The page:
The U.S. government is planning to ramp up its scrutiny of foreign investment in national-security-sensitive businesses and technology, which could affect the way some private equity funds deal with foreign investors.
The 2018 National Defense Authorization Act, passed in August, expanded the jurisdiction of the Committee on Foreign Investment in the United States to include a broader range of investments.
CFIUS, a multiagency body that includes representatives from the U.S. Departments of Defense, Treasury, Homeland Security, Commerce and others, has long had authority to review or block transactions that could lead a foreign buyer to acquire control of a business or location that could affect national security.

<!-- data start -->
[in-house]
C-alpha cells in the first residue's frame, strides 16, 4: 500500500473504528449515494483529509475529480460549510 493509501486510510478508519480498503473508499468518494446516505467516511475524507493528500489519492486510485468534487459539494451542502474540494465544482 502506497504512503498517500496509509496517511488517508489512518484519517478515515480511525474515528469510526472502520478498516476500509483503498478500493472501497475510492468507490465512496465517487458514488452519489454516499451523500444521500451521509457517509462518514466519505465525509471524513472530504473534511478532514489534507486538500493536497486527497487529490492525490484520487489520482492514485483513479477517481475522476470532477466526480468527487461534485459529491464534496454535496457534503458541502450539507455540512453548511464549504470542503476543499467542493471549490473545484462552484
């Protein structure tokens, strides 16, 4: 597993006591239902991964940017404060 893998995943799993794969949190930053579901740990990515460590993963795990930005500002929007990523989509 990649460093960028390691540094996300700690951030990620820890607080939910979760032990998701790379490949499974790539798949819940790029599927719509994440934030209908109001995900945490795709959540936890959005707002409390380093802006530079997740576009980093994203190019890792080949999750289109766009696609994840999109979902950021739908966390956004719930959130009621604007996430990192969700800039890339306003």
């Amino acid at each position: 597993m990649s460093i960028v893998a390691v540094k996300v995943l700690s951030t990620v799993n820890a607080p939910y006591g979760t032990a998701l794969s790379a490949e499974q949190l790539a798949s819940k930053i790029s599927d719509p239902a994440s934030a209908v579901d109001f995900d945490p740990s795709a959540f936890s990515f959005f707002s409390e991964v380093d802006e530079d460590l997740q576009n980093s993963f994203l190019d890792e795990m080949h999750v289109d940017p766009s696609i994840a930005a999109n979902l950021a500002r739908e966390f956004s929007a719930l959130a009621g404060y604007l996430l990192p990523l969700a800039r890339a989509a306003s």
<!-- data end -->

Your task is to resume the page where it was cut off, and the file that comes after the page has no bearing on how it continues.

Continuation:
That mandate was often interpreted broadly by CFIUS, such as when it prevented a Chinese company from building wind farms near a U.S. Navy facility, but the new defense bill gives CFIUS even more authority, sweeping in investments that do not include “control” but enable foreign investors to access critical technology, critical infrastructure, or personal data.
“This is going to sweep a larger number of transactions into the ambit of CFIUS review, so it will be a challenge for investors,” said Priya Ayar, a partner at Wilkie Farr & Gallagher and a former acting general counsel of the Treasury Department.
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